November 18, 2012
Here We Are Among the Living by Samantha Bernstein
Non-fiction by women turns up with a predictable lack of frequency on literary prize lists, in particular when the non-fiction is of a personal bent. And so when I saw that Samantha Bernstein’s Here We Are Among the Living was on the longlist for the BC National Award for Canadian Non-Fiction, I absolutely had to check it out. Described as “a memoir in emails”, a chronicle of coming of age in Toronto at the (most recent) turn of the century, written by the youngest child of Irving Layton, this promised to be a book that was something different, a book that I might just happen to be the ideal reader for.
It begins with a prologue, 1999, Samantha writing to her friend Eshe about a road trip to Montreal with her friend Michael to attend a tribute to Irving Layton, the father she barely knows. Much of the journey is Sam negotiating her relationship with her famous father and with his legacy, but also becoming conscious of a developing attraction between her and Michael. When the book begins, we’re two years into the future, Sam and Michael’s relationship over but something lingering between them. It’s a few days after the terrorist attacks of September 11 2001, and Sam is once again writing to Eshe, who has just started university studies in New York. She writes about her response to the tragedy, about her anger at other standard responses, about her frustrations with her mother who once espoused hippie ideals but turned her back on them with middle age. And so we go, from 2001 to 2005, the story of a girl growing up, finding her place in the world. At the book’s beginning, she’s just dropped out of UofT, is working at Starbucks, is living with her mother and cherishes their closeness just as she’s resentful of it.
Part of my attraction to this book is that Bernstein is documenting my time– she’s two years younger than I am but just a bit more worldly enough that our lives had their parallels. There was something peculiar about being 22 when the Twin Towers fell, on the threshold of a world that appeared to be crumbling. And for me, the Irving Layton part of Bernstein’s story functioned as a metaphor– how are we as a generation to find our place in the world in the enormous shadow of our parents’? So many of our values were their values once upon a time, but they outgrew them. Their culture remains our culture. What does it mean that we’re taking on their cast-offs? Will their cast-offs just destine us to make all the same mistakes?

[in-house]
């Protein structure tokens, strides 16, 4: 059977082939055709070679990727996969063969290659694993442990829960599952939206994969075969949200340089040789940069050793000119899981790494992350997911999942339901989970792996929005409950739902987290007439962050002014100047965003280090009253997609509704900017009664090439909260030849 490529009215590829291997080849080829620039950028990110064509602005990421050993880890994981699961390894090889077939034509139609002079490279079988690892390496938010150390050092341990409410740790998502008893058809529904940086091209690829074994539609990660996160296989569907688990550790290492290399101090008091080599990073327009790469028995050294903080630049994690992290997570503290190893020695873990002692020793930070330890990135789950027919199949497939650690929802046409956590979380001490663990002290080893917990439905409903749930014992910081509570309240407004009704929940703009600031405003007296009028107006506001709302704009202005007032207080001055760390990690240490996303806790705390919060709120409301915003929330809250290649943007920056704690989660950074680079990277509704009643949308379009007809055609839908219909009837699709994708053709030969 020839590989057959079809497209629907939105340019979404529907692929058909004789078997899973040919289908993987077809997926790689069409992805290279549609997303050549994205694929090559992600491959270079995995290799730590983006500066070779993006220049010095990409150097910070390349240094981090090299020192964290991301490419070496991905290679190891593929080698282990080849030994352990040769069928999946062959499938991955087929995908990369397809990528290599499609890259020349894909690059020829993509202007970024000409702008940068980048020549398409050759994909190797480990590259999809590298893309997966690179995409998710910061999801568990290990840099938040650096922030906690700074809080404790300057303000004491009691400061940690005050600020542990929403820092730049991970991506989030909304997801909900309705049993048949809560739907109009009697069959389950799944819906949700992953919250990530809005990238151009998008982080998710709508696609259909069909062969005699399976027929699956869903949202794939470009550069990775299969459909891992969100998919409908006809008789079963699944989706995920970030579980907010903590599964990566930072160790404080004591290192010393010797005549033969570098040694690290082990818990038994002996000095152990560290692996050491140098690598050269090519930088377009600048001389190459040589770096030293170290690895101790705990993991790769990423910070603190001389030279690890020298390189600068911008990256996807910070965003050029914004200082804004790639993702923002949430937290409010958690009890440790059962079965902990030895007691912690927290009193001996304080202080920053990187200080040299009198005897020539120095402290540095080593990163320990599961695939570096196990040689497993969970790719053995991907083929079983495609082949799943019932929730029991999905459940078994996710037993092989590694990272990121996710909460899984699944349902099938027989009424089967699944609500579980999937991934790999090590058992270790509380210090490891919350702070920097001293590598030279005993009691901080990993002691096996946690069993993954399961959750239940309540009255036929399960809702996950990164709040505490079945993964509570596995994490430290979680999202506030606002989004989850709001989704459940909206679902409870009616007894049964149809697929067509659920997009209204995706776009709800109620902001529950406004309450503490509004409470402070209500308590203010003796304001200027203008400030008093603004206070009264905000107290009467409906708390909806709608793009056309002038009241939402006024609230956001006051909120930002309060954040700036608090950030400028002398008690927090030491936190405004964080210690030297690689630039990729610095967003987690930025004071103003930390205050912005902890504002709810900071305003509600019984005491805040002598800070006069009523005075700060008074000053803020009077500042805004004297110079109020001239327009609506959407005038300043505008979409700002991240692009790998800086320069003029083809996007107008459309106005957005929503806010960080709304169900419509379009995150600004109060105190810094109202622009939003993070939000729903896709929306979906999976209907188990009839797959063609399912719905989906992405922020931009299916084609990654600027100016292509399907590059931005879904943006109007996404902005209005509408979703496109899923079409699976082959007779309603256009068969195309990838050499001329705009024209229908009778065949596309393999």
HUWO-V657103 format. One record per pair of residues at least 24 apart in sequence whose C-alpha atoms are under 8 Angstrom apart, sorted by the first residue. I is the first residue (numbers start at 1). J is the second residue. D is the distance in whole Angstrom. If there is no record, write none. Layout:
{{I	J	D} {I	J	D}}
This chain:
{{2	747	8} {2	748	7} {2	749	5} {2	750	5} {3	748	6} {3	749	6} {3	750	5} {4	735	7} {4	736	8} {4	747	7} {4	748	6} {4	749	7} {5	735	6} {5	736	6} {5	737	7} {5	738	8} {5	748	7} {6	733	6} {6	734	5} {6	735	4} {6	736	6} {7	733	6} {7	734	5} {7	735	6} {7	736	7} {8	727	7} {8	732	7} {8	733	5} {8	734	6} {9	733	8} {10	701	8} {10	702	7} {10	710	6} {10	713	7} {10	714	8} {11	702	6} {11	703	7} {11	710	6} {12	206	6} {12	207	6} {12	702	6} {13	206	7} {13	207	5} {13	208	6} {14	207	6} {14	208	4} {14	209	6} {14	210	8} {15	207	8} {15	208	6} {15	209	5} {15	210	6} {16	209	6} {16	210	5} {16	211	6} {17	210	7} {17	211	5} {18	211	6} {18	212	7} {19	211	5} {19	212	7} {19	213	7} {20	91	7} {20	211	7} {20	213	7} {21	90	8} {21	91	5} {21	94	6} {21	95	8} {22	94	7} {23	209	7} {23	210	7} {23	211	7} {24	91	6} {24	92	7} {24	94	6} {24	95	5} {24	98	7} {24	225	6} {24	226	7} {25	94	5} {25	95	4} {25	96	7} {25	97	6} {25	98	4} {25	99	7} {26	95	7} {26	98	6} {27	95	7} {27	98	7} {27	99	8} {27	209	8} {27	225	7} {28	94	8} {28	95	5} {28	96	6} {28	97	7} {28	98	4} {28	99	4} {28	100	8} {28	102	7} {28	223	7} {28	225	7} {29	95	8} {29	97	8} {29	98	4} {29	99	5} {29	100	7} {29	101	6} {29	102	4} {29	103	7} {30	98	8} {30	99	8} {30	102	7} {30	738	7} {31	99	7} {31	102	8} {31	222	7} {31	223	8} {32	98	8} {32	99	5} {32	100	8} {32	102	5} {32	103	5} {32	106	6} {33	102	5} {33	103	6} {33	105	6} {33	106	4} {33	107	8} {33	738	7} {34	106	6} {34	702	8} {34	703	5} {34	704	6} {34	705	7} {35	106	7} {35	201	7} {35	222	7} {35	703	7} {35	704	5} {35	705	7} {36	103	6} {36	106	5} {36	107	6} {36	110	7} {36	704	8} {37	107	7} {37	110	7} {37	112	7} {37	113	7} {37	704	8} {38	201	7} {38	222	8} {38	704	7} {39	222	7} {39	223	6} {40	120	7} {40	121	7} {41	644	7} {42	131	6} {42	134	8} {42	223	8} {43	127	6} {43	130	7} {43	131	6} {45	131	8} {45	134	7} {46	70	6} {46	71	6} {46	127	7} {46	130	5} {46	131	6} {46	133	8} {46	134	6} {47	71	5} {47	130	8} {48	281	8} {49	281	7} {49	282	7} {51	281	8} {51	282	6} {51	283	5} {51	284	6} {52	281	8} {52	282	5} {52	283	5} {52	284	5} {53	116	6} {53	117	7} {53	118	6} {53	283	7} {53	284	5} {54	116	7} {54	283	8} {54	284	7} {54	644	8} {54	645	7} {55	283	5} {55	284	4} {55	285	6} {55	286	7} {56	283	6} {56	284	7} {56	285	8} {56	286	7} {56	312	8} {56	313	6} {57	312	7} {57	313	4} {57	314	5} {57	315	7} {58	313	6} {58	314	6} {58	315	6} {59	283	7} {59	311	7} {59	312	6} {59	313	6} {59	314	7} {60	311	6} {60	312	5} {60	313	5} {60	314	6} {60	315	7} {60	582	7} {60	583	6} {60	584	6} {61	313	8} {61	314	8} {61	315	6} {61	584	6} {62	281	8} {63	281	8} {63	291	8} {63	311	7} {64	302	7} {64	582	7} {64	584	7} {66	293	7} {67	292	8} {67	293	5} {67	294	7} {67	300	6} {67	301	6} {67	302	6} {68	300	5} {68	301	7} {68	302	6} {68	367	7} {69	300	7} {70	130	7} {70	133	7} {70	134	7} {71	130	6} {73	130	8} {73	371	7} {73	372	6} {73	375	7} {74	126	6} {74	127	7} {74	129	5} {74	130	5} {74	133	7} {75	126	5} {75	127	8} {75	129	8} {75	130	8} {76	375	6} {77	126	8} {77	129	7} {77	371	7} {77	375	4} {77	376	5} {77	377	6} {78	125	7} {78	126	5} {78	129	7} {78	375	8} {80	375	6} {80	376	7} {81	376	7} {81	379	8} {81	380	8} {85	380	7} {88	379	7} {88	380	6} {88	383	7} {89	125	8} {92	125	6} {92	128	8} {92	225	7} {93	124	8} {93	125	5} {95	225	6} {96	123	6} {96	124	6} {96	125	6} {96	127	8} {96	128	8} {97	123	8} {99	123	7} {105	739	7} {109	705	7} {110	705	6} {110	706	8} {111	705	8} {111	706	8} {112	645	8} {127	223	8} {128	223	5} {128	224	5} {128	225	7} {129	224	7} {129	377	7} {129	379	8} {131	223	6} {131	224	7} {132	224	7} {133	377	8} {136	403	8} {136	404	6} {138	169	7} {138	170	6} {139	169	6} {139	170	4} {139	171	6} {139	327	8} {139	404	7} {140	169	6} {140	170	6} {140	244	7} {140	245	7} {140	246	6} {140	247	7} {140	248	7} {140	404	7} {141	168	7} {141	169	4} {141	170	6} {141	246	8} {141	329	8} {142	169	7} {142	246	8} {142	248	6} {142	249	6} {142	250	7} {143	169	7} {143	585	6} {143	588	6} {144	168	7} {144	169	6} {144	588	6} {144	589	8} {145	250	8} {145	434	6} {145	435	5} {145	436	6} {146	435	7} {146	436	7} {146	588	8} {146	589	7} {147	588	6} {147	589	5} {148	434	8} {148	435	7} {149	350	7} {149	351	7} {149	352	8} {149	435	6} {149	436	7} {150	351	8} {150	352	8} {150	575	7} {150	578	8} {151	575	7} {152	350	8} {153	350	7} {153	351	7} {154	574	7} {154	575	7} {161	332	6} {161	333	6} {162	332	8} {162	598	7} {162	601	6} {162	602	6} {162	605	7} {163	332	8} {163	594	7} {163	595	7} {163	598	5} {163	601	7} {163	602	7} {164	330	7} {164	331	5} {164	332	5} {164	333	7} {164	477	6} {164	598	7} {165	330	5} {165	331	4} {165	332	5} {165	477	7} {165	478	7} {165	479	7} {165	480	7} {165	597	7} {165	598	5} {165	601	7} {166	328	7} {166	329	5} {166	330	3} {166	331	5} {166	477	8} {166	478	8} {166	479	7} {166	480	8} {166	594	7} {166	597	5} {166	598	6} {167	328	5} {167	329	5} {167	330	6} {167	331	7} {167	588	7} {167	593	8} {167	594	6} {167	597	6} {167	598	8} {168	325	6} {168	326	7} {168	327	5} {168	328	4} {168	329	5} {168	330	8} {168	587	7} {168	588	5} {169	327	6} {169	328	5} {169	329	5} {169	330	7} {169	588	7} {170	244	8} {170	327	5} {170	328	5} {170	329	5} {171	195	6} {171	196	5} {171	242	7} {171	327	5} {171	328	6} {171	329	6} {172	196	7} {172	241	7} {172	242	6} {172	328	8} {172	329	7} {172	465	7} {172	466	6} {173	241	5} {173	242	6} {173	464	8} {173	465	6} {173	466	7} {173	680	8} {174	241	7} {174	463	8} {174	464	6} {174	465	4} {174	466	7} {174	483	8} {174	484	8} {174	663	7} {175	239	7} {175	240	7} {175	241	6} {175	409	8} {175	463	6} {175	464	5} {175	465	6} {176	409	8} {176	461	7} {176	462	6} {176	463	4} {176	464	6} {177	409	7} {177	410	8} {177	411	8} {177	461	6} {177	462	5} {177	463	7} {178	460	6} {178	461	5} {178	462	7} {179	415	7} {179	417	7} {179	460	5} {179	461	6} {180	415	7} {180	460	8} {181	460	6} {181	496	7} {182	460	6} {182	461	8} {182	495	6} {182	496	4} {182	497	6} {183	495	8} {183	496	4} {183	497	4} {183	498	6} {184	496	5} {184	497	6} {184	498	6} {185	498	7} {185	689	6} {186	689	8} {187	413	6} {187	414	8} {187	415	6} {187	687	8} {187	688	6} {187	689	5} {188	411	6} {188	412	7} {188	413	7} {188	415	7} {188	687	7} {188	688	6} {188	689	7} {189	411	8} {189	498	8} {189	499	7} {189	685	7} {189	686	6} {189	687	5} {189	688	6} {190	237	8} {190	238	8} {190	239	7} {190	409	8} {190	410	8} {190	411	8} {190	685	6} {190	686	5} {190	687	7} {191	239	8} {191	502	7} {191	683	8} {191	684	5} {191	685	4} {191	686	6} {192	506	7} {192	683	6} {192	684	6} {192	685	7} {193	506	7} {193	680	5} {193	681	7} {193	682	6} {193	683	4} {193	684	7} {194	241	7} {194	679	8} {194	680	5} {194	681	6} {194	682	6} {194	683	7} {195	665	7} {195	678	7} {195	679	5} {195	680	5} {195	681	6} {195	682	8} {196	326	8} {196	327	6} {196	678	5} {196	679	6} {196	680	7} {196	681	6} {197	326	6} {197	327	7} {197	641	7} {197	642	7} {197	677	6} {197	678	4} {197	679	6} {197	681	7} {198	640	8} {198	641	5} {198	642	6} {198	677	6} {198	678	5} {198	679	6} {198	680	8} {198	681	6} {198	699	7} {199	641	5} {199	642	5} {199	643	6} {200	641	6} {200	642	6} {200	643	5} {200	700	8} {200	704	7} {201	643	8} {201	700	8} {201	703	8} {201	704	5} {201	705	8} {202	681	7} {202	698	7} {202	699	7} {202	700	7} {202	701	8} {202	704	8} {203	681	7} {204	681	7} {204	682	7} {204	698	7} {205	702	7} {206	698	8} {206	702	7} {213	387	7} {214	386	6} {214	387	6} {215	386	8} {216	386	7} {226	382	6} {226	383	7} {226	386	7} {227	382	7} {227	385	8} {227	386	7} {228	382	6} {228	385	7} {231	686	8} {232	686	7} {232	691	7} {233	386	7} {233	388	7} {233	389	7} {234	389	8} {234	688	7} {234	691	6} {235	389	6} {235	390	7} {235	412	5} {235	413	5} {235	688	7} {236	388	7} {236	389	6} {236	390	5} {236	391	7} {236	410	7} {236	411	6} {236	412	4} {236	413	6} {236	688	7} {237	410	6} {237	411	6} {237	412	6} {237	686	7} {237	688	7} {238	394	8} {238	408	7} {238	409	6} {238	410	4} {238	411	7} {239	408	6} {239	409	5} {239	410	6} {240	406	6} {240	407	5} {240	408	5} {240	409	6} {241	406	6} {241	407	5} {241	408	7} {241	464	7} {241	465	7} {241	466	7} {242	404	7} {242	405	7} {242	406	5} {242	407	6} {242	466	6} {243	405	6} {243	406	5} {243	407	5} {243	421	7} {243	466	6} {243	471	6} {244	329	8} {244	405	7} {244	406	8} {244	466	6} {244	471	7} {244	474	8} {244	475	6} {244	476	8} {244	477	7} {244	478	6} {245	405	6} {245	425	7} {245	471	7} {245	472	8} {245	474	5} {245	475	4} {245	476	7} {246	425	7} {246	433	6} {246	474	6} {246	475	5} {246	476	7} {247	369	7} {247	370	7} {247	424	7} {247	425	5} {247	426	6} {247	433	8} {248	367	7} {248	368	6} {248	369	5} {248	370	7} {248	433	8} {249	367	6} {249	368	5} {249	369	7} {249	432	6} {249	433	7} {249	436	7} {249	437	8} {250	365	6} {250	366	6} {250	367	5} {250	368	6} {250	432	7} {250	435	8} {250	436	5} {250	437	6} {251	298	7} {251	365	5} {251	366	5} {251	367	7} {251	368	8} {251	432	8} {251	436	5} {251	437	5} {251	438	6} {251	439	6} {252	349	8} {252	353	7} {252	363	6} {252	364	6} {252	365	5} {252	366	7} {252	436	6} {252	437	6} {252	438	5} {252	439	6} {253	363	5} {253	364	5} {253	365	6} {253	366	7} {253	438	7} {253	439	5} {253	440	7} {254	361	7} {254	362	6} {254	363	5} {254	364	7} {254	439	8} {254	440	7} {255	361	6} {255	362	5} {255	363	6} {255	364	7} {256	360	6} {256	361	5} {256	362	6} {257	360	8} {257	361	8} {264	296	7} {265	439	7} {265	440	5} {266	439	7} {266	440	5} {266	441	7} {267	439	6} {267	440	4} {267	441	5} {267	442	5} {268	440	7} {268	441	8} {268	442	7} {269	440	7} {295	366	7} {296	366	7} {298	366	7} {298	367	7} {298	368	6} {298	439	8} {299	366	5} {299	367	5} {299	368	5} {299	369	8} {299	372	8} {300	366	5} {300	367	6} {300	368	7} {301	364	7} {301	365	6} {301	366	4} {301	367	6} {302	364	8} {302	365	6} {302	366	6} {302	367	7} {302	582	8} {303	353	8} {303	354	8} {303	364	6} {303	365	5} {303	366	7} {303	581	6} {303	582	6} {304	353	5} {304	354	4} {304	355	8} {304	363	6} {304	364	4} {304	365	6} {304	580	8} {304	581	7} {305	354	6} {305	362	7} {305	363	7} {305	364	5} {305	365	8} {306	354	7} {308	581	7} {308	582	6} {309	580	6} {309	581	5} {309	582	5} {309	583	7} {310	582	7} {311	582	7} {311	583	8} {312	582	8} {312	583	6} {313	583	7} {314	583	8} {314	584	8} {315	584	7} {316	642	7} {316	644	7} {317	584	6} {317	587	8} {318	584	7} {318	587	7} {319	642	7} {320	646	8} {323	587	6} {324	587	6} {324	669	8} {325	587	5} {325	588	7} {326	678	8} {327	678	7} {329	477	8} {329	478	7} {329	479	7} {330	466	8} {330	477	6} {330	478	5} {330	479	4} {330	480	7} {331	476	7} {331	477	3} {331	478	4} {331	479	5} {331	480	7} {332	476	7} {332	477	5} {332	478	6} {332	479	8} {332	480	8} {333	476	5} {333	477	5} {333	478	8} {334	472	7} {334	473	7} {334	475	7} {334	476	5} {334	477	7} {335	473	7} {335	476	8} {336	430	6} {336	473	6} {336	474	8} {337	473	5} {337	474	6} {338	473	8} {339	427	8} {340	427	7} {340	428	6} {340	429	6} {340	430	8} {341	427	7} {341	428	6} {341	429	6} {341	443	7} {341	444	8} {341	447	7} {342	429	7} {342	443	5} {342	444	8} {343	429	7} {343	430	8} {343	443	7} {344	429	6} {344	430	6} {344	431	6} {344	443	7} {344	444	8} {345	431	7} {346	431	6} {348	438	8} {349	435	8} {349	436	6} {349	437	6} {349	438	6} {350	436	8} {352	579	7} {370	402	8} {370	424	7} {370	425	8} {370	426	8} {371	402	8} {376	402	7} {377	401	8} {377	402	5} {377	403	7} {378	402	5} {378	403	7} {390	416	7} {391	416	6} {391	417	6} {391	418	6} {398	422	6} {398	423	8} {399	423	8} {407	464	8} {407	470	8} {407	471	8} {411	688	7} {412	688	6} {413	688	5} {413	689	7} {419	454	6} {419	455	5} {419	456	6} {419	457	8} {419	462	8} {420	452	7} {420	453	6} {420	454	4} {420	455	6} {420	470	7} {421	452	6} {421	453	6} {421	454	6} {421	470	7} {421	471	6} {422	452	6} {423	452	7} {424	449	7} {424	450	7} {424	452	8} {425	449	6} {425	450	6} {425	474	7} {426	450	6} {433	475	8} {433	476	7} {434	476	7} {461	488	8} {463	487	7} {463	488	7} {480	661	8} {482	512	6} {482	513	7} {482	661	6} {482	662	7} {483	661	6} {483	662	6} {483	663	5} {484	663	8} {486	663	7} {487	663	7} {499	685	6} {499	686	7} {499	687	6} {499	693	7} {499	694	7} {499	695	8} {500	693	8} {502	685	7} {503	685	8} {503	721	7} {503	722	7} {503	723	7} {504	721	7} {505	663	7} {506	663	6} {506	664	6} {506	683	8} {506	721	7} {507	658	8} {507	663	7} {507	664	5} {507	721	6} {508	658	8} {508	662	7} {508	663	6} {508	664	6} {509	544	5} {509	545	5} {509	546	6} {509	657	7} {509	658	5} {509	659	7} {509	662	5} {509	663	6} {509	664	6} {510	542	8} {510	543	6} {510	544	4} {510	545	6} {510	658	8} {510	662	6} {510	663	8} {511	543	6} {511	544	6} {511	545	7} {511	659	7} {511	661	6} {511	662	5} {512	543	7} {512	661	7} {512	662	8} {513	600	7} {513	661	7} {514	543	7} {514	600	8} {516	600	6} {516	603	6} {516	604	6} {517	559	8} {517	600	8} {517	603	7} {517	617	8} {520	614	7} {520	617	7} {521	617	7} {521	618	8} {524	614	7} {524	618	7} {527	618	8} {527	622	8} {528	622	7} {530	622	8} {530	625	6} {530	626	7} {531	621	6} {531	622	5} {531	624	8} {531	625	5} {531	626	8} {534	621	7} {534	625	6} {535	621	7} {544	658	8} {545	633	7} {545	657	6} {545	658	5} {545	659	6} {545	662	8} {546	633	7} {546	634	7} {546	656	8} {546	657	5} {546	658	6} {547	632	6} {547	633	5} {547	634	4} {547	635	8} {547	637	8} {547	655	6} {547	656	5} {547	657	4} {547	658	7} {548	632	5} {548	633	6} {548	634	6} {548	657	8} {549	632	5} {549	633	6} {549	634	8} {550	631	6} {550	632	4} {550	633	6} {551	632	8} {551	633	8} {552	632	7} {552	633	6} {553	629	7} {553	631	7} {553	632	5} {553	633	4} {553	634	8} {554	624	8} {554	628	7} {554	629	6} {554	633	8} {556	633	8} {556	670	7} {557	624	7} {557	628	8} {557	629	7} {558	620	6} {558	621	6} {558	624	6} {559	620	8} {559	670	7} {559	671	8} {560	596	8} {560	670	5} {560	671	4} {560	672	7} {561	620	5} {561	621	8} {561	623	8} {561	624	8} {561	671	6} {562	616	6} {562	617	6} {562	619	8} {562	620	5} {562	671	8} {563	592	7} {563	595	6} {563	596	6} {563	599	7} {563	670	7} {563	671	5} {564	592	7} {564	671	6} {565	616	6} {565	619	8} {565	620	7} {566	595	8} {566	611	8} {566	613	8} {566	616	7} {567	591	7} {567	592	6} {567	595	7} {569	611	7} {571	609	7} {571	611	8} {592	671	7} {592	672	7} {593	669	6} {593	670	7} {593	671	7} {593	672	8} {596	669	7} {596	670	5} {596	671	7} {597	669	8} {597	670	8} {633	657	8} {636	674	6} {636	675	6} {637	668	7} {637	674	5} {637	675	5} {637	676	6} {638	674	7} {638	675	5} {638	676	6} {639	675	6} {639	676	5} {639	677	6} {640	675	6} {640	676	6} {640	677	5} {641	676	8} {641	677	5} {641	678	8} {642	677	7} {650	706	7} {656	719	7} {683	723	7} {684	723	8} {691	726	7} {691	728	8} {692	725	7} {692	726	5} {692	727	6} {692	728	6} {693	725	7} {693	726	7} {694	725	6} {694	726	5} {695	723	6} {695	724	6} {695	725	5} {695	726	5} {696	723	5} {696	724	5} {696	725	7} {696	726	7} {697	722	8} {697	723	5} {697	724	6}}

Here We Are Among the Living is also a stunning record of an important time in the history of Toronto, of the burgeoning civic awareness that developed as the city turned into the new century. Bernstein writes of one Sunday when a shopkeeper bought a row of parking spaces in Kensington Market, and gave the road over to pedestrians, which turned into pedestrian Sundays. For years, her friends’ hang-out was a loft in old factory building down on Cherry Street, that would be turned over to demolition crews with the development of the West Don Lands. Her memoir includes Toronto under SARs, and the great blackout of 2003 (which is also depicted in Grace O’Connell’s novel The Magnetic World, and it makes me wonder where else it will turn up in literature yet-to-be-born).